This post comes from friend-of-JI Cristina Rosetti:
This year, during the Mormon History Association’s annual meeting, I was excited to learn about more women in the field that share my common interests. These women are brilliant, are the sources of exciting new research, and are breaking new ground in the field. Then, I wondered why I had to drive to Idaho to learn about their work. Women are underrepresented in the field of Mormon Studies (and academia, generally). Because of this, having a place to highlight their work and connect them with other scholars in invaluable.
This week, Women in Mormon Studies launched their website with the goal of highlighting the work of women in the field. The website indicates that the mission is to “promote the work of women in Mormon Studies, a diverse group of experts that includes women of all racial/ethnic identities, countries of origin and residence, sexual orientations, gender identities and expressions, religious identities, academic backgrounds, and institutional contexts.” In addition to promoting the work of women, the organization seeks to connect scholars, researchers, and journalists with women experts to encourage the representation of women in articles, syllabi, events, panels, etc.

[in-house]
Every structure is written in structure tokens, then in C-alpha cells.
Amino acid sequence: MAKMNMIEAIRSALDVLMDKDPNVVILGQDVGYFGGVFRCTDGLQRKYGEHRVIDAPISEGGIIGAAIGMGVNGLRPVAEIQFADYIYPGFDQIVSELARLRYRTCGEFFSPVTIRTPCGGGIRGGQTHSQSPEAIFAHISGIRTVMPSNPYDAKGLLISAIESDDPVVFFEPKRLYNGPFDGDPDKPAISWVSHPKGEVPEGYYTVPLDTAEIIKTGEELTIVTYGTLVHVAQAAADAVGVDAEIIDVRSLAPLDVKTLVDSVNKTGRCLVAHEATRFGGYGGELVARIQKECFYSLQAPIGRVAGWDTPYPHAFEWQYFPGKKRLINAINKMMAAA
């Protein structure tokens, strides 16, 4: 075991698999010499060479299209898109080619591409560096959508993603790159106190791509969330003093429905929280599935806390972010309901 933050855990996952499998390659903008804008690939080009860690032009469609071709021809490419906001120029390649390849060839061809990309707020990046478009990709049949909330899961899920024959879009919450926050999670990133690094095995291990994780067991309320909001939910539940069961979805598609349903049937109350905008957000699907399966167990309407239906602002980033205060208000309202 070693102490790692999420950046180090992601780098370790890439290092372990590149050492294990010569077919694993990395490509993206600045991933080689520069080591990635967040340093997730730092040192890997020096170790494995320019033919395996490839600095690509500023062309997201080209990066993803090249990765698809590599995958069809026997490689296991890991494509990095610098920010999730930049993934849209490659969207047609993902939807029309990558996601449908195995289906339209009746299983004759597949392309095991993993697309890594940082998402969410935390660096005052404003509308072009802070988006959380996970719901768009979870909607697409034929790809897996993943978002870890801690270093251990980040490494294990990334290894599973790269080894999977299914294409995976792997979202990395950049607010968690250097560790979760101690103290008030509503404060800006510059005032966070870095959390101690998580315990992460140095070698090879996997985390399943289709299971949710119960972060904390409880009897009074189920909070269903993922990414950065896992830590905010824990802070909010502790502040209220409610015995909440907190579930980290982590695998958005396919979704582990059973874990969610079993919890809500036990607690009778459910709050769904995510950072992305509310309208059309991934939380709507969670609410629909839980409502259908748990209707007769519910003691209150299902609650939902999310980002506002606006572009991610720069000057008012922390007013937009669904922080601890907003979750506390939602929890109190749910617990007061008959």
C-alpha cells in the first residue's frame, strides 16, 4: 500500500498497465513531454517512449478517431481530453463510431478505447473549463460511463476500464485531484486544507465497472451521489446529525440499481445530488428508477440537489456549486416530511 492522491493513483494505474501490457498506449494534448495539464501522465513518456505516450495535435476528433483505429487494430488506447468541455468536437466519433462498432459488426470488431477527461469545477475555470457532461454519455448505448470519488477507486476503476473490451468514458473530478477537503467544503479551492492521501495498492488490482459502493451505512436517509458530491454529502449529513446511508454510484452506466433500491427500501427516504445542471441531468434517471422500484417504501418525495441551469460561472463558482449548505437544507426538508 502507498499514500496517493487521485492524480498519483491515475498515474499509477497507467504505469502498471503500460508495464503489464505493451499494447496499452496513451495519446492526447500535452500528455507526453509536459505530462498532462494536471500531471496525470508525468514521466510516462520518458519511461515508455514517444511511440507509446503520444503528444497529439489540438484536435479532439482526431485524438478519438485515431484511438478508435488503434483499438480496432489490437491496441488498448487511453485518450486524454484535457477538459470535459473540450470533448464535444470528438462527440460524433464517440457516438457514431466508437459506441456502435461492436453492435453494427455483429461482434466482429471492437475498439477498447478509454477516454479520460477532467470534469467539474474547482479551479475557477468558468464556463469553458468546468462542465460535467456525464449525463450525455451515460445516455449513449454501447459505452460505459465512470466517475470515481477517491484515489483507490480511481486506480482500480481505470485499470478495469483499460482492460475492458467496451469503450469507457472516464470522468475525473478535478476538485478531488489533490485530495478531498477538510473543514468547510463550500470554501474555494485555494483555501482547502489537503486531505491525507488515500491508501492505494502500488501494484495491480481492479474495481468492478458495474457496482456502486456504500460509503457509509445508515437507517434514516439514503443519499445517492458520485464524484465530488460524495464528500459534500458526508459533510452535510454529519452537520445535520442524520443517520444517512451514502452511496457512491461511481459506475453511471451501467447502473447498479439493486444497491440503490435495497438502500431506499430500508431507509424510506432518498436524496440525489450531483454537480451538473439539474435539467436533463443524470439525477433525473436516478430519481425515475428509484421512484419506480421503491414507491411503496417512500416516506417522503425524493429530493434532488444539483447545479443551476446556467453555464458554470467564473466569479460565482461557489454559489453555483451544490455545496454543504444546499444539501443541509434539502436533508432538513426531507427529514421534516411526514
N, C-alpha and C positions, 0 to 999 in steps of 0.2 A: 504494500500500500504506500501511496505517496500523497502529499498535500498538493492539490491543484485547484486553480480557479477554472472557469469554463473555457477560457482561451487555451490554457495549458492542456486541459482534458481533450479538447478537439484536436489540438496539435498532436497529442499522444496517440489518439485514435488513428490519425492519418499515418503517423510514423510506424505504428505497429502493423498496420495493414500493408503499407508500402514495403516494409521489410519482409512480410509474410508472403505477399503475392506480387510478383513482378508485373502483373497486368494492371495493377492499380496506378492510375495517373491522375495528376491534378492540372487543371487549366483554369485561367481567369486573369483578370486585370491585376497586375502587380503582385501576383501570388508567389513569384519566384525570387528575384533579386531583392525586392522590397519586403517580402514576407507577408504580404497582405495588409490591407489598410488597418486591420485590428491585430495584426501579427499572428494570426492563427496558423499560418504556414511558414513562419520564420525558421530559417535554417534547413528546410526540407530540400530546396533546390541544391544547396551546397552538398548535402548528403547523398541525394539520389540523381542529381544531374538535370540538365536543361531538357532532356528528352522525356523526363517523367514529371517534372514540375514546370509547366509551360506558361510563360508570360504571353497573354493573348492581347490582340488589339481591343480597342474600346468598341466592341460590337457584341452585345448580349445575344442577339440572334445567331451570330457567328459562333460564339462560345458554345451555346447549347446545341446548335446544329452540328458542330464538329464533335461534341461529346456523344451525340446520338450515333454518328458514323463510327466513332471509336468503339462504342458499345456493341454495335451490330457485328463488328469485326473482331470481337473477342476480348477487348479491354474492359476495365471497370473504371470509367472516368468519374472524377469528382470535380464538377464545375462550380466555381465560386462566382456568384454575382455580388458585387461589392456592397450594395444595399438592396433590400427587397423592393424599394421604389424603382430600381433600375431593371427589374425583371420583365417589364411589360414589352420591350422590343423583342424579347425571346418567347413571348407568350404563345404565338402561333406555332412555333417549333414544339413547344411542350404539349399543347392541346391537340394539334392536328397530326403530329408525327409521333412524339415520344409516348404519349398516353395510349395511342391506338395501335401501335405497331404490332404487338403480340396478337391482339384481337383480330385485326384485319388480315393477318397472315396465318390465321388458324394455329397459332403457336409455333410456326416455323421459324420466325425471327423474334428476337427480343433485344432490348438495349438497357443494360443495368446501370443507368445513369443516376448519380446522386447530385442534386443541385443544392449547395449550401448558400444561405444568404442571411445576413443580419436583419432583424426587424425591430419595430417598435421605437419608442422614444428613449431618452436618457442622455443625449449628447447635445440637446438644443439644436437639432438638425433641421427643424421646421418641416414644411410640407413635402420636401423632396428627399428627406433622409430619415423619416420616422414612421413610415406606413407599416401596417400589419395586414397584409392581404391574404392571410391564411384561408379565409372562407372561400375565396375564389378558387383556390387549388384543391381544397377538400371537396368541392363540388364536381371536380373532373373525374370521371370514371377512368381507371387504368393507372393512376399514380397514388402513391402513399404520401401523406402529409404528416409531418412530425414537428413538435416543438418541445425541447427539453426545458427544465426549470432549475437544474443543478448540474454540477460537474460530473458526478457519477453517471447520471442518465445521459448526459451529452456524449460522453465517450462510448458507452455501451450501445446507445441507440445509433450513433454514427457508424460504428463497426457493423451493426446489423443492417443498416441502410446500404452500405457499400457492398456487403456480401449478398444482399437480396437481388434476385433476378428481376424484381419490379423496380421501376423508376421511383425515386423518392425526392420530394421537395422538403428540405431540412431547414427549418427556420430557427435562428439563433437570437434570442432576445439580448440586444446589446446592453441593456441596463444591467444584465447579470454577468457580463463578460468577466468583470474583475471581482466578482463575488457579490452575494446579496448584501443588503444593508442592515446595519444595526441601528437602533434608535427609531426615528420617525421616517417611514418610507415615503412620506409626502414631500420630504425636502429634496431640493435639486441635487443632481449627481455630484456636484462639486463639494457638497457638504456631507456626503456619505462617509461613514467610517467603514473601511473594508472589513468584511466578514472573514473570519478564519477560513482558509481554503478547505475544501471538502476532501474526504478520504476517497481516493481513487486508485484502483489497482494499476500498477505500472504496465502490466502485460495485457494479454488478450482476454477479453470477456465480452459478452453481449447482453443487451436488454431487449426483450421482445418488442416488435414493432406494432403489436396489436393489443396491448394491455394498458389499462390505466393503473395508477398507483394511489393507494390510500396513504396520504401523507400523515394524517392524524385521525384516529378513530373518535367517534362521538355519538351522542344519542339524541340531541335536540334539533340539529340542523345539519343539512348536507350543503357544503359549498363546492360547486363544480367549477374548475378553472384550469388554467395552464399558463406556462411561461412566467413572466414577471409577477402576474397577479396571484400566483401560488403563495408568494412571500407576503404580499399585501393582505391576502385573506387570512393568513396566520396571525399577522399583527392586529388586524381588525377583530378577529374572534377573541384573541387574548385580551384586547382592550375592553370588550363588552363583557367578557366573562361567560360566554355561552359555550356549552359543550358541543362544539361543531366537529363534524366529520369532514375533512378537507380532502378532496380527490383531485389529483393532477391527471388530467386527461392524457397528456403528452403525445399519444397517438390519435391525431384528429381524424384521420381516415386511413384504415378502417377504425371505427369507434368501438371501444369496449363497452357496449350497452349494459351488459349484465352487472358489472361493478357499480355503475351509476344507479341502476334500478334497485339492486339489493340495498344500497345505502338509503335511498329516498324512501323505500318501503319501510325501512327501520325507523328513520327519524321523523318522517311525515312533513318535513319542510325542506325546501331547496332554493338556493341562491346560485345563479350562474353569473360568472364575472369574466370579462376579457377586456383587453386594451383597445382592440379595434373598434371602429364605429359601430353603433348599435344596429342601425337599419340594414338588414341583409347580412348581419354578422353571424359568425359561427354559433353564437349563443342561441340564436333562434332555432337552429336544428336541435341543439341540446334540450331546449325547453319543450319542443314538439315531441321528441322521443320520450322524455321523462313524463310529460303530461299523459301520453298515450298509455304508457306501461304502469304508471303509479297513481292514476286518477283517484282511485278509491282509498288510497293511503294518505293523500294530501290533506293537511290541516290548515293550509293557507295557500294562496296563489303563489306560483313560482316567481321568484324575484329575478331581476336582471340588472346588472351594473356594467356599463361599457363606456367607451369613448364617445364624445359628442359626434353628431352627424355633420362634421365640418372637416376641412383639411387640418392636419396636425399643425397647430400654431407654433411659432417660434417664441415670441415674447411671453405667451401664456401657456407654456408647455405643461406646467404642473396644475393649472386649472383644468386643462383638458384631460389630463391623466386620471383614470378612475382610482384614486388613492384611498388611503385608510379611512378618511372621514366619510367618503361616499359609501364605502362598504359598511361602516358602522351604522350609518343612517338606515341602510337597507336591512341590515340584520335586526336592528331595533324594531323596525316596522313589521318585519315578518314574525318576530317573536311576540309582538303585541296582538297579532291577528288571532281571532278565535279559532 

How does this work? Women scholars in Mormon Studies are encouraged to add a profile on the website that covers their chronological focus, geographic focus, methodology, and research topics. People seeking academics within any of these categories can search the database using key words that reflect the expertise of the scholar.
This isn’t just Mormon Studies! Women Also Know Stuff is a database of experts in political science and Women Also Know History highlights women historians. Follow these other organizations to help promote the work of women across the academic world.
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